The fact is that the Union may well be about to repeat the mistakes of the last round of accessions, jeopardizing Croatian hopes for a better future, diminishing membership prospects for other Balkan states and Turkey, and may be even stalling the bloc’s enlargement efforts for the next decade or more”, writes prof. Alan Riley in his op-ed in The International Herald Tribune on Friday.
In majority I agree with Prof. Riley’s opinion, although I would like to disagree in one element. He says that Croatia’s admission “could be premature”. Admission is totally premature because majority of EU is in trouble, EU Commission should think twice or even three times before making such decision as this one, because while they’re fighting already mentioned problems on the East and huge unemployment in the West [Spain] now they’re bringing in another member with enormous unemployment and bad economy. This is not exclusive Croatia problem, because all other ex-Yugoslavia country are in even bigger problems and all of them are potential members.
“But Croatia has been in a protracted recession since 2009, and we not have yet implemented deep economic reforms to resolve governance issues and remove barriers to investment. The unemployment rate is nearly 20% and even higher among young people. The World Bank recently forecasted that Croatia’s GDP will grow at 1.5% in 2014. But stronger growth will require additional changes, such as reducing nonstrategic state holdings and reforming labor laws and the civil service. We must also reduce overall government spending while increasing expenditure on research and development.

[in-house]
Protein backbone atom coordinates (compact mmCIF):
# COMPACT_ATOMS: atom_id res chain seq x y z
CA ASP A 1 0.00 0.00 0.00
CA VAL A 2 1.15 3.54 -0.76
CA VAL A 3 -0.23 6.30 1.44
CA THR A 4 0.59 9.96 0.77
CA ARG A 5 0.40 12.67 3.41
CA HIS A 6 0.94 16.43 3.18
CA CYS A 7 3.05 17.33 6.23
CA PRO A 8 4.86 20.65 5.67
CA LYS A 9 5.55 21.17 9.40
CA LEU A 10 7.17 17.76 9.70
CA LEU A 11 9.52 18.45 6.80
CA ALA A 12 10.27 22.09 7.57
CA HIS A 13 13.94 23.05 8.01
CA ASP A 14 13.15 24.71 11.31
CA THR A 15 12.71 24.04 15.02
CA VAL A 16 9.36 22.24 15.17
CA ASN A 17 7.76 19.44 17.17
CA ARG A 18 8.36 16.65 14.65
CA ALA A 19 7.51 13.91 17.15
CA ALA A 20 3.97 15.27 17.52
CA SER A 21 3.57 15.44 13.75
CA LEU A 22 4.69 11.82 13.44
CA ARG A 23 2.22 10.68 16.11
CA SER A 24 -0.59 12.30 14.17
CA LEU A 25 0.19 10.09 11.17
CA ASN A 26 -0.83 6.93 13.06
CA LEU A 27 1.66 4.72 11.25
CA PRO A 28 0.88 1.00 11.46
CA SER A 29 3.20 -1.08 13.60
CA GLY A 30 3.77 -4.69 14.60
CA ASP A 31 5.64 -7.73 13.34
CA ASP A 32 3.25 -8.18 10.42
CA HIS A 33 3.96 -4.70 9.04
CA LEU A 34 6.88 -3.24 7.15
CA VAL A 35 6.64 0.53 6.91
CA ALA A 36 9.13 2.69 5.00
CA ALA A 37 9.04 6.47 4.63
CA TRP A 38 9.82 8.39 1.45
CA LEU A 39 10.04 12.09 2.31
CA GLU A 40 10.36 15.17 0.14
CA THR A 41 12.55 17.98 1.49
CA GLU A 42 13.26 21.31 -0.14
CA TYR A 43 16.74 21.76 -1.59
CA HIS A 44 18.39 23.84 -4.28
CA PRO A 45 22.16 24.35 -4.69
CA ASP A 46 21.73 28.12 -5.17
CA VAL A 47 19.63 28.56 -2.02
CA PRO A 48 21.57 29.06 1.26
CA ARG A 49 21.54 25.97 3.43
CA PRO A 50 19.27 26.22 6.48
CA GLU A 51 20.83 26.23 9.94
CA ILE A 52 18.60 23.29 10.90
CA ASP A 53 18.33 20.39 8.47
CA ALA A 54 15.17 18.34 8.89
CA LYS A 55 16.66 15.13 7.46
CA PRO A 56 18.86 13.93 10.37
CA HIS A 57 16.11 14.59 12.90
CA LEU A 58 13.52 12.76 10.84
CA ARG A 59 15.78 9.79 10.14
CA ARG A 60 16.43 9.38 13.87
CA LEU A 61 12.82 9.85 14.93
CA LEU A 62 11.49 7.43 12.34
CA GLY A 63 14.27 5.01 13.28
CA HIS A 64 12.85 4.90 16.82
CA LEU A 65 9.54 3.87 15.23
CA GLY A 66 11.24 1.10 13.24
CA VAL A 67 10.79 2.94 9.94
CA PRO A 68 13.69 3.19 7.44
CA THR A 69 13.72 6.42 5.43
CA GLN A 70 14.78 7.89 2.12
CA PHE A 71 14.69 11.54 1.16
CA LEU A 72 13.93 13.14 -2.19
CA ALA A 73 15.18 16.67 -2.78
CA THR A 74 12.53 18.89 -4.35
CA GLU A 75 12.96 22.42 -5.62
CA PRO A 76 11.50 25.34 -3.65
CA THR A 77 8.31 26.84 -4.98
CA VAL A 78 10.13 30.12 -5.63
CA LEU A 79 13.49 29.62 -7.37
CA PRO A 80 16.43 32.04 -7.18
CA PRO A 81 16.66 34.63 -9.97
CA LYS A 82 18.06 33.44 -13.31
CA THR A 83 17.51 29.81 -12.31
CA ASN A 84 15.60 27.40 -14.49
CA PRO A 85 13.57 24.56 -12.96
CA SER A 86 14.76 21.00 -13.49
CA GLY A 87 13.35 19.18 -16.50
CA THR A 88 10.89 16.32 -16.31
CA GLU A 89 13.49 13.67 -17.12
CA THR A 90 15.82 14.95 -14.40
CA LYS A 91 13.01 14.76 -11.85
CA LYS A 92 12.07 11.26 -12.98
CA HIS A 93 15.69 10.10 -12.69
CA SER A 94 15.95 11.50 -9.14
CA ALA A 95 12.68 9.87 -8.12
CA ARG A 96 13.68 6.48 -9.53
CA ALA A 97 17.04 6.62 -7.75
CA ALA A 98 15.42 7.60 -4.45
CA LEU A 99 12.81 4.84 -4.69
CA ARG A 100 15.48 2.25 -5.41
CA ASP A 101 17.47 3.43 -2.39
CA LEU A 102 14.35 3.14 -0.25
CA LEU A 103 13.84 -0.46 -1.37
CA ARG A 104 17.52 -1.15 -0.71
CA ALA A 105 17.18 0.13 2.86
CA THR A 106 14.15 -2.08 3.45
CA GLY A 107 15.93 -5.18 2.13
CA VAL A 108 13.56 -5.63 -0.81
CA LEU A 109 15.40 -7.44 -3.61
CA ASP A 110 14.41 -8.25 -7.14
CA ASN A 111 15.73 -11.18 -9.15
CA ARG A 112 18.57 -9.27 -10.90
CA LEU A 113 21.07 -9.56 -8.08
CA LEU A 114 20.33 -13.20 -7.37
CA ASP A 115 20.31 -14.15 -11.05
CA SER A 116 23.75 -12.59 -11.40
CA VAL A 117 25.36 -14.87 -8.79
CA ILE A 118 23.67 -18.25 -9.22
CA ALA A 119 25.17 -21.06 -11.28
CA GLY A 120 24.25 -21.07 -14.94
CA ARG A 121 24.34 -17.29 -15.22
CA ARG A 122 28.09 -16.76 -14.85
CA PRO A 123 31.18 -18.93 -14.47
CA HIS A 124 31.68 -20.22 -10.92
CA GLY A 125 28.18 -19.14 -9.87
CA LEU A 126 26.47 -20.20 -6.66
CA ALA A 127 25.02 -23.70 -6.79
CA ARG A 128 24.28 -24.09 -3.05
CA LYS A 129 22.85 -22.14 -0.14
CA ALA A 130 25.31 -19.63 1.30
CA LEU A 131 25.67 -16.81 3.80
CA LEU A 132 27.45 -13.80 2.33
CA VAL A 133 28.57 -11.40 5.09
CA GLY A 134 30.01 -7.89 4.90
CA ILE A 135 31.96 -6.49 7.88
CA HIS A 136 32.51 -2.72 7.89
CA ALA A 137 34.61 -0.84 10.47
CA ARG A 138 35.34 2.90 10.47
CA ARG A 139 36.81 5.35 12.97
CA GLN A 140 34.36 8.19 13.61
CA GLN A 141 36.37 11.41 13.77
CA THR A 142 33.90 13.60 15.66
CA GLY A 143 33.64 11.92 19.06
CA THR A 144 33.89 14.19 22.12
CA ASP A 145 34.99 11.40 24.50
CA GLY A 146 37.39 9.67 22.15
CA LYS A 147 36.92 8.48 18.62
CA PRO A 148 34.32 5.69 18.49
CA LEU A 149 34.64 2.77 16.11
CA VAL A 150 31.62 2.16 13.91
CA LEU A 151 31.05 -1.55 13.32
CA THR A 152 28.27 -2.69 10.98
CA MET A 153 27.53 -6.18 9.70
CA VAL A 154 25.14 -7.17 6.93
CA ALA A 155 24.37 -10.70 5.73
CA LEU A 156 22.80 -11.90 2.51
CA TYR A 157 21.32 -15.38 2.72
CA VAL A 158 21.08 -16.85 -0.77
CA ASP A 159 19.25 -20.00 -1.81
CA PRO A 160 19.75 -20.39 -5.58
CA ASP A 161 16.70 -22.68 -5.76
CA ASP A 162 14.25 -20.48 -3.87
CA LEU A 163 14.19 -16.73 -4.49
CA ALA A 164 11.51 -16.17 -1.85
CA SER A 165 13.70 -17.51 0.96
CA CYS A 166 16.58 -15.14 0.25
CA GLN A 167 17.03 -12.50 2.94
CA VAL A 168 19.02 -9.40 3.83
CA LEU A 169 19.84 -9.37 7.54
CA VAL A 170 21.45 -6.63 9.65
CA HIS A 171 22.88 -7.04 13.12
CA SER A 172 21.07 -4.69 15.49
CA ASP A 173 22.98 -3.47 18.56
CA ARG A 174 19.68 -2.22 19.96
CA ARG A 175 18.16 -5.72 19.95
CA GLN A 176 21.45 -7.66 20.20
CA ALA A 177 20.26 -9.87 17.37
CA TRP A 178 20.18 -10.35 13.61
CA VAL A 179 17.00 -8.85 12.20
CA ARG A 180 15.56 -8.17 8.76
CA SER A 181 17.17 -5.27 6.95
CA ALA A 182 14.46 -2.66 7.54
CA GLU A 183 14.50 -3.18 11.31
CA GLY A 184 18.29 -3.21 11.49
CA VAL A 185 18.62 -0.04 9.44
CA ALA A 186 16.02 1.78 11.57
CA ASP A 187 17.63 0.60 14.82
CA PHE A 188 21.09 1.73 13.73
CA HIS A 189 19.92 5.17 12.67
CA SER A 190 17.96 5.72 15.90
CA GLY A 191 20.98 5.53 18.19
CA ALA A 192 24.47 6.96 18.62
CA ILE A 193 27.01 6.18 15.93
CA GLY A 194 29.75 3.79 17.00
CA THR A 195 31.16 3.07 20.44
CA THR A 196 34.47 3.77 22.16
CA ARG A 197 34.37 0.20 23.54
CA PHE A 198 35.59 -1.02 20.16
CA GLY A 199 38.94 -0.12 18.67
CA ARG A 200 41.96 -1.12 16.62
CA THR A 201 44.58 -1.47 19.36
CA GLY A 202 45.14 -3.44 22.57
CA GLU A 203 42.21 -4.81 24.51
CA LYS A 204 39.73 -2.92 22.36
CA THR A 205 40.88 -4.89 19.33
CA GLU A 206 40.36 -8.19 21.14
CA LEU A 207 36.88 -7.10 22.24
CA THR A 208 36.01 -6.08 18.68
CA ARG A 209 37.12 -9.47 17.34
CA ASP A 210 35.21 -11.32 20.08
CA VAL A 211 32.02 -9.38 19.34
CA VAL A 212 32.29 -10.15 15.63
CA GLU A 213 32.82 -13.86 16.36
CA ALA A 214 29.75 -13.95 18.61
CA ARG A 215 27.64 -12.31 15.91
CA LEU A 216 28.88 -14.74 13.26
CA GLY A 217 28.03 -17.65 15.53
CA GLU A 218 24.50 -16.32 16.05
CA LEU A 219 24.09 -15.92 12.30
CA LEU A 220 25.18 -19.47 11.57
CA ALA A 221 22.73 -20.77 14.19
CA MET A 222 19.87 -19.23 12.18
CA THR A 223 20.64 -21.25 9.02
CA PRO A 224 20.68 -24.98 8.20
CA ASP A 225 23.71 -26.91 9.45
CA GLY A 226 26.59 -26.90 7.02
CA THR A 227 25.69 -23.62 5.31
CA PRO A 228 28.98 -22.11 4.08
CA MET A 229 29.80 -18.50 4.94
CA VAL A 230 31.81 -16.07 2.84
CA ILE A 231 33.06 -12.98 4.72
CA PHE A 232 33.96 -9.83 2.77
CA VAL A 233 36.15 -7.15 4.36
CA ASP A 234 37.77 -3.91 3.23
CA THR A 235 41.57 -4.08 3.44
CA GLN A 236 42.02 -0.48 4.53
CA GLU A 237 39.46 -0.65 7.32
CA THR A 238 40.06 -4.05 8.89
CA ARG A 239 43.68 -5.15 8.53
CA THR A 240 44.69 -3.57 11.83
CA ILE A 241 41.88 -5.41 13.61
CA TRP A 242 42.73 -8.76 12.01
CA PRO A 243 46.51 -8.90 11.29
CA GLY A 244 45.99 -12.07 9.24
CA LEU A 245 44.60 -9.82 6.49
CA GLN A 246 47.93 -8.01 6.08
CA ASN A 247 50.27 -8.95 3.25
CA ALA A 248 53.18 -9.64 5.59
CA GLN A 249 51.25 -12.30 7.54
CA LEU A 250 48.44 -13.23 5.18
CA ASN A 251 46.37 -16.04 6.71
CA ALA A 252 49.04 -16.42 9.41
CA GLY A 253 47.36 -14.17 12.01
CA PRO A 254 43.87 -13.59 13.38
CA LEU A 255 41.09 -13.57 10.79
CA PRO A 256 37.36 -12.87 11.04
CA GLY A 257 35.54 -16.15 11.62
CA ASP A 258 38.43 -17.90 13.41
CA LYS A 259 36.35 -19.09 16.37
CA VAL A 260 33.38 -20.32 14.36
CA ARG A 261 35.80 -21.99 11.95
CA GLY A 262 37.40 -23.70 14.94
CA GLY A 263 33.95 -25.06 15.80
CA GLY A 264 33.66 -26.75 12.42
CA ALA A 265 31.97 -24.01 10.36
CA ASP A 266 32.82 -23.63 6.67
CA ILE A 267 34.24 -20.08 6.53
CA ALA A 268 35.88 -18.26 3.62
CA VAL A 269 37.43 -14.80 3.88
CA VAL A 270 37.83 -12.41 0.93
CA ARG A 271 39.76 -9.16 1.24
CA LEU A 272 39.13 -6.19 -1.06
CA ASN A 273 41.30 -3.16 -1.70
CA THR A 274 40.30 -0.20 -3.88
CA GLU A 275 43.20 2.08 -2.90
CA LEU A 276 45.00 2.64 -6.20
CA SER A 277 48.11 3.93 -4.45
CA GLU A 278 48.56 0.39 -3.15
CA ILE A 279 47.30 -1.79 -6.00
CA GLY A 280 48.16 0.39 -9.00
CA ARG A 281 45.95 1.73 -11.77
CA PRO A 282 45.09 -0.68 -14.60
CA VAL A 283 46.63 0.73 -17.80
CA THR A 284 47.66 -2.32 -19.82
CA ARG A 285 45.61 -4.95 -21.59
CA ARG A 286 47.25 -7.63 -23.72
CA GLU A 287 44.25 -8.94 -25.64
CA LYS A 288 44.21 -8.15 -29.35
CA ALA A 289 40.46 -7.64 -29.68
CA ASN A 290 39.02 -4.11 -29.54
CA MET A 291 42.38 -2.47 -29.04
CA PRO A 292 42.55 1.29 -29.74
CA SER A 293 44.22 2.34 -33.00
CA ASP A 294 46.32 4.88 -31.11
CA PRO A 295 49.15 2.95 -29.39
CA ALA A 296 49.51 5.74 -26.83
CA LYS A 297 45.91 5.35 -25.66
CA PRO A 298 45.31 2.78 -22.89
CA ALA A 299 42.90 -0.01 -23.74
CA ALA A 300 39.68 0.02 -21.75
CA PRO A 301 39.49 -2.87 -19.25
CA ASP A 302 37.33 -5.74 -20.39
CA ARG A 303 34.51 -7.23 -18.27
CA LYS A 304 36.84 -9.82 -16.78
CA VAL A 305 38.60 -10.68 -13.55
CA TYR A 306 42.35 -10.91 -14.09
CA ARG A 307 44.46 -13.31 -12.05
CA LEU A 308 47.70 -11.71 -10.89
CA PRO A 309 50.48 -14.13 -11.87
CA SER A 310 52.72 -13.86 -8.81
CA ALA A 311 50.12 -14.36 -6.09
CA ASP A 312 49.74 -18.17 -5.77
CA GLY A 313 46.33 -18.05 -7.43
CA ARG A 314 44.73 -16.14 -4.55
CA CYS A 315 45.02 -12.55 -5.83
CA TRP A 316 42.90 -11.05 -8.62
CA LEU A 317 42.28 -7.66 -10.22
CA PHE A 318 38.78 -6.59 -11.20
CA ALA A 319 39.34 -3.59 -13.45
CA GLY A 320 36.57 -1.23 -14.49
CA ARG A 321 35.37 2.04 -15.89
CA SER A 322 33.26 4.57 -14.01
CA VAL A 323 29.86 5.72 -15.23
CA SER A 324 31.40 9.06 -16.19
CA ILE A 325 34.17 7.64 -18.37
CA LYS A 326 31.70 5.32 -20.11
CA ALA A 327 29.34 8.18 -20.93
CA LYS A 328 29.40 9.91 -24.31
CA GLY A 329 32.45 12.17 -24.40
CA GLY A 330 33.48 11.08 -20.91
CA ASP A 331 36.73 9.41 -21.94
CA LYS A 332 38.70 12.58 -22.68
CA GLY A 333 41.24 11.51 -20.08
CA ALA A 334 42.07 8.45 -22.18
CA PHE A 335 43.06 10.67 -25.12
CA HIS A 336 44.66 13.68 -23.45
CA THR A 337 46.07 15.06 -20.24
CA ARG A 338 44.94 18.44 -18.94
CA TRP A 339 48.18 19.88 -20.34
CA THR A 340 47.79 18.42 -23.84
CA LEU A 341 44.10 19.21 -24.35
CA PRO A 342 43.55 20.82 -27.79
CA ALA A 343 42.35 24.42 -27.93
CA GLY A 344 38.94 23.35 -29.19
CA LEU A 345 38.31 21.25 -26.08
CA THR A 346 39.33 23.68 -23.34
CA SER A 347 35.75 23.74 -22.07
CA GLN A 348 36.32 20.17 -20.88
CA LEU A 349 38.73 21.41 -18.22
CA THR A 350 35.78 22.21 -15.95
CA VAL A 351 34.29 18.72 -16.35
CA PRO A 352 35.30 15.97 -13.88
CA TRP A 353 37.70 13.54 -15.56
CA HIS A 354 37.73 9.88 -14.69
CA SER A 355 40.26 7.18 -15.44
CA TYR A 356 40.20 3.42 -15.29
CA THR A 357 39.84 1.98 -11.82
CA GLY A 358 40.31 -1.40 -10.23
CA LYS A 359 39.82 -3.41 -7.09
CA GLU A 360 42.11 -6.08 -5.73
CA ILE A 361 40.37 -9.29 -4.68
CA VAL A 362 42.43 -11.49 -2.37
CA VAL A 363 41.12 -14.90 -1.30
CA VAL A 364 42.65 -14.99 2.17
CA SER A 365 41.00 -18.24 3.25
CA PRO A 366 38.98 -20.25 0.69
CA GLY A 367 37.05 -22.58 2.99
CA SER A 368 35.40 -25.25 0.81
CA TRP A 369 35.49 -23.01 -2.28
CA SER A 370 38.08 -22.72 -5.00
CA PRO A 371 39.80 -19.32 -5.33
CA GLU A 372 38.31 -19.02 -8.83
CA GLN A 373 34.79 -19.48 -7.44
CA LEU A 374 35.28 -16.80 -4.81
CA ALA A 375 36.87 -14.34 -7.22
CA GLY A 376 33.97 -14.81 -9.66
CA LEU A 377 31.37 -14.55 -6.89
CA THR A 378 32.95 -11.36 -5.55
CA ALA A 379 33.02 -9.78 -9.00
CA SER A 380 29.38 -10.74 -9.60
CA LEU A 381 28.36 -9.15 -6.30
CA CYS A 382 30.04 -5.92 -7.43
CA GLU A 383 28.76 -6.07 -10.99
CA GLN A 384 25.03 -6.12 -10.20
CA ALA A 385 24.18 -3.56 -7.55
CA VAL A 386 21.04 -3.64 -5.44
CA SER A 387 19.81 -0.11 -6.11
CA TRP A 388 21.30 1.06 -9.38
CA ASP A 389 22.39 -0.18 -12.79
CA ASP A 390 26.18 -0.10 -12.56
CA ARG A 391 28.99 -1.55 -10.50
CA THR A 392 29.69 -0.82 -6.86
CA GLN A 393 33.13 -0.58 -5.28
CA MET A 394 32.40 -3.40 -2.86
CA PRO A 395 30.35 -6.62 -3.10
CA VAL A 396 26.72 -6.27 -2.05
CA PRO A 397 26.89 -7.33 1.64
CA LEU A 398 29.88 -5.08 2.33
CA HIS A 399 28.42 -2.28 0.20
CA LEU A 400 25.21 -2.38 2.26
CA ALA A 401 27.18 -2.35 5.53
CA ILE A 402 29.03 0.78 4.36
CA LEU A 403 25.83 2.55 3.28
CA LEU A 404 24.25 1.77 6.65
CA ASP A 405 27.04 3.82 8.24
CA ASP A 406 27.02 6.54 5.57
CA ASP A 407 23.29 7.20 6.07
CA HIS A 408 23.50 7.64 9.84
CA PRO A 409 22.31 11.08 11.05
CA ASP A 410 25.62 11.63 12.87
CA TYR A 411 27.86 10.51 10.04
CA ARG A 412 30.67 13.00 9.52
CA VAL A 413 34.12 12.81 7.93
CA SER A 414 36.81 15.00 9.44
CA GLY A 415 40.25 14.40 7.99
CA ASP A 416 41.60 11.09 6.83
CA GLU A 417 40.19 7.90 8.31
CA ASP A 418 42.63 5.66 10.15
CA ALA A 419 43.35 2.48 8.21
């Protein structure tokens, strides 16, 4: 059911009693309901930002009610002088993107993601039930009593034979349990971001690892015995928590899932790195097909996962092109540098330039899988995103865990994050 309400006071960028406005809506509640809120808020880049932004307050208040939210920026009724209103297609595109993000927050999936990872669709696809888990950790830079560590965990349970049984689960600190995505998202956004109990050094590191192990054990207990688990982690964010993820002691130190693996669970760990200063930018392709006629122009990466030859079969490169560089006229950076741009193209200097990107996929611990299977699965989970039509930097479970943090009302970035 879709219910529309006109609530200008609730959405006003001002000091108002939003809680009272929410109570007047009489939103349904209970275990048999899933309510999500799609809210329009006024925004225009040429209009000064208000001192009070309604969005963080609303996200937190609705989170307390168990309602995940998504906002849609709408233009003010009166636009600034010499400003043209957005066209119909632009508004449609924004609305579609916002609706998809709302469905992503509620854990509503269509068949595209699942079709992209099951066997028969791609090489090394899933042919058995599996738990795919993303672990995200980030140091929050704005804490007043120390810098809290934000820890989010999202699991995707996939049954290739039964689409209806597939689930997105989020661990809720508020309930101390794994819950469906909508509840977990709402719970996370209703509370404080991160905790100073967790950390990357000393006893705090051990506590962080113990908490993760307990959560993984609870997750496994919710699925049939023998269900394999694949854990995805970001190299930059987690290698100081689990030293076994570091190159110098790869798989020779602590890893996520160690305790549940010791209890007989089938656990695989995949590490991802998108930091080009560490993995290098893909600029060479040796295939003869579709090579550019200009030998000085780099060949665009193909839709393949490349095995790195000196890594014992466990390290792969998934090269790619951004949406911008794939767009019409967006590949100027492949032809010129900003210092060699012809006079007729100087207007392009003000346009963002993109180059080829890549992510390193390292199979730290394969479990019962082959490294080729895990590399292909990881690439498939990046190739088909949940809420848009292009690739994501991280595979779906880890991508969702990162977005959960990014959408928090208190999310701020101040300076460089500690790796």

Above all, obstacles to private-sector growth need to be removed. Croatia ranks 84th in the World Bank’s Doing Business survey this year. It is imperative that we make it easier to create, operate and protect business activities. There have been successes on this front: Since last year, for instance, we have improved insolvency resolution and made it easier to pay taxes”, writes in an opinion Croatian President Ivo Josipovic in The Wall Street Journal Europe.
President Josipovic, who’s well known legal scholar in Croatia and around the world, should be praised for his openness and ability to concede that his country has a numerous problems. Croatia’s problems could easily spill over the EU “borders” causing even worse situation to other members, or in the worst case damaging Croatia’s ability to fulfill membership duties.
All above give us a right to conclude that EU is still making same mistakes which they made several years ago when they welcomed large group of new member states without proper determination was it good or bad for the Union as whole. What’s gonna happen over the next few years in EU is quite easily predictable. Problems will continue to mount and two leaders will continue to play their not so intelligent game. Holland and Merkel will continue to promote austerity and not dealing with mounted problems, while UK as one of the strongest economies will probably continue doing what they do now oppose to axis Paris-Berlin. This situation will have very strong and effective results not only on European continent but all over the world. EU leaders should start looking at the bigger picture. Croatia is 28th member state, but I’m not sure that citizens of the Union should be happy about it. I hope they’ll prove me wrong as soon as possible.